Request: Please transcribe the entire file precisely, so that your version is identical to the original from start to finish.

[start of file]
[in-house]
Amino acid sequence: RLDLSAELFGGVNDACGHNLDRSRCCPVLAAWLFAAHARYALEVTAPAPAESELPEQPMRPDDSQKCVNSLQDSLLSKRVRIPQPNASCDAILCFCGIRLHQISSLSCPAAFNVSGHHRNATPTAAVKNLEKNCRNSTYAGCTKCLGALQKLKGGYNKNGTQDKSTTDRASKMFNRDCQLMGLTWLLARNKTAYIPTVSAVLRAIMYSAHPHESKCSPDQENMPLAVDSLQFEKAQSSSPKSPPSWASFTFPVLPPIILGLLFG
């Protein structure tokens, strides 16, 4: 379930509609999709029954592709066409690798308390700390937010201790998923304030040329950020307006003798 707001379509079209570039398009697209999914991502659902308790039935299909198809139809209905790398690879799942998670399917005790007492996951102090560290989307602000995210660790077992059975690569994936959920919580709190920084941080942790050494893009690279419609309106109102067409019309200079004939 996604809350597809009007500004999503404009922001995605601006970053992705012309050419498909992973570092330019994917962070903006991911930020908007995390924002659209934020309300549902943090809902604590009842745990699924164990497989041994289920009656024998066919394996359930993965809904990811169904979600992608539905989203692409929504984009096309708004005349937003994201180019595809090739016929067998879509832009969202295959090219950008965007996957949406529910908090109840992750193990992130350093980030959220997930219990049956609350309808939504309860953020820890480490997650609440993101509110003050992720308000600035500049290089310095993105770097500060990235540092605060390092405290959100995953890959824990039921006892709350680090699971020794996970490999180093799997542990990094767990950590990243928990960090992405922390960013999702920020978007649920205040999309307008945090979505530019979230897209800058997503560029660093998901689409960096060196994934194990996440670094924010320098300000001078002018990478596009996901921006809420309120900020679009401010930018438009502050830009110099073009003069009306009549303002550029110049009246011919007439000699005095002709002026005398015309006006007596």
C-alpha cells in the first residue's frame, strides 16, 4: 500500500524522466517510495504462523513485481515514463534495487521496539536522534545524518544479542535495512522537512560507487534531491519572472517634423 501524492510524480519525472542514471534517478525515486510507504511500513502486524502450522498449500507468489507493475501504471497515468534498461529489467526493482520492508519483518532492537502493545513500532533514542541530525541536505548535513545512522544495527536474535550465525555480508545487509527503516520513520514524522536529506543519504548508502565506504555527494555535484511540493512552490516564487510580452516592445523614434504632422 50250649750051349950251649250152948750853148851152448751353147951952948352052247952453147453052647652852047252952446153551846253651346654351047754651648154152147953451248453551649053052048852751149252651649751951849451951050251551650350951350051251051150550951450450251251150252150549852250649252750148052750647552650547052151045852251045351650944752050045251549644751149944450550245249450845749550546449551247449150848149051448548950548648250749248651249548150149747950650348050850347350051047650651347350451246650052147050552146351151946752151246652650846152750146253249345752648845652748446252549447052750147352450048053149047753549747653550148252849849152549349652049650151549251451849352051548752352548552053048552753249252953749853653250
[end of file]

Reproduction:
[in-house]
Amino acid sequence: RLDLSAELFGGVNDACGHNLDRSRCCPVLAAWLFAAHARYALEVTAPAPAESELPEQPMRPDDSQKCVNSLQDSLLSKRVRIPQPNASCDAILCFCGIRLHQISSLSCPAAFNVSGHHRNATPTAAVKNLEKNCRNSTYAGCTKCLGALQKLKGGYNKNGTQDKSTTDRASKMFNRDCQLMGLTWLLARNKTAYIPTVSAVLRAIMYSAHPHESKCSPDQENMPLAVDSLQFEKAQSSSPKSPPSWASFTFPVLPPIILGLLFG
């Protein structure tokens, strides 16, 4: 379930509609999709029954592709066409690798308390700390937010201790998923304030040329950020307006003798 707001379509079209570039398009697209999914991502659902308790039935299909198809139809209905790398690879799942998670399917005790007492996951102090560290989307602000995210660790077992059975690569994936959920919580709190920084941080942790050494893009690279419609309106109102067409019309200079004939 996604809350597809009007500004999503404009922001995605601006970053992705012309050419498909992973570092330019994917962070903006991911930020908007995390924002659209934020309300549902943090809902604590009842745990699924164990497989041994289920009656024998066919394996359930993965809904990811169904979600992608539905989203692409929504984009096309708004005349937003994201180019595809090739016929067998879509832009969202295959090219950008965007996957949406529910908090109840992750193990992130350093980030959220997930219990049956609350309808939504309860953020820890480490997650609440993101509110003050992720308000600035500049290089310095993105770097500060990235540092605060390092405290959100995953890959824990039921006892709350680090699971020794996970490999180093799997542990990094767990950590990243928990960090992405922390960013999702920020978007649920205040999309307008945090979505530019979230897209800058997503560029660093998901689409960096060196994934194990996440670094924010320098300000001078002018990478596009996901921006809420309120900020679009401010930018438009502050830009110099073009003069009306009549303002550029110049009246011919007439000699005095002709002026005398015309006006007596």
C-alpha cells in the first residue's frame, strides 16, 4: 500500500524522466517510495504462523513485481515514463534495487521496539536522534545524518544479542535495512522537512560507487534531491519572472517634423 501524492510524480519525472542514471534517478525515486510507504511500513502486524502450522498449500507468489507493475501504471497515468534498461529489467526493482520492508519483518532492537502493545513500532533514542541530525541536505548535513545512522544495527536474535550465525555480508545487509527503516520513520514524522536529506543519504548508502565506504555527494555535484511540493512552490516564487510580452516592445523614434504632422 50250649750051349950251649250152948750853148851152448751353147951952948352052247952453147453052647652852047252952446153551846253651346654351047754651648154152147953451248453551649053052048852751149252651649751951849451951050251551650350951350051251051150550951450450251251150252150549852250649252750148052750647552650547052151045852251045351650944752050045251549644751149944450550245249450845749550546449551247449150848149051448548950548648250749248651249548150149747950650348050850347350051047650651347350451246650052147050552146351151946752151246652650846152750146253249345752648845652748446252549447052750147352450048053149047753549747653550148252849849152549349652049650151549251451849352051548752352548552053048552753249252953749853653250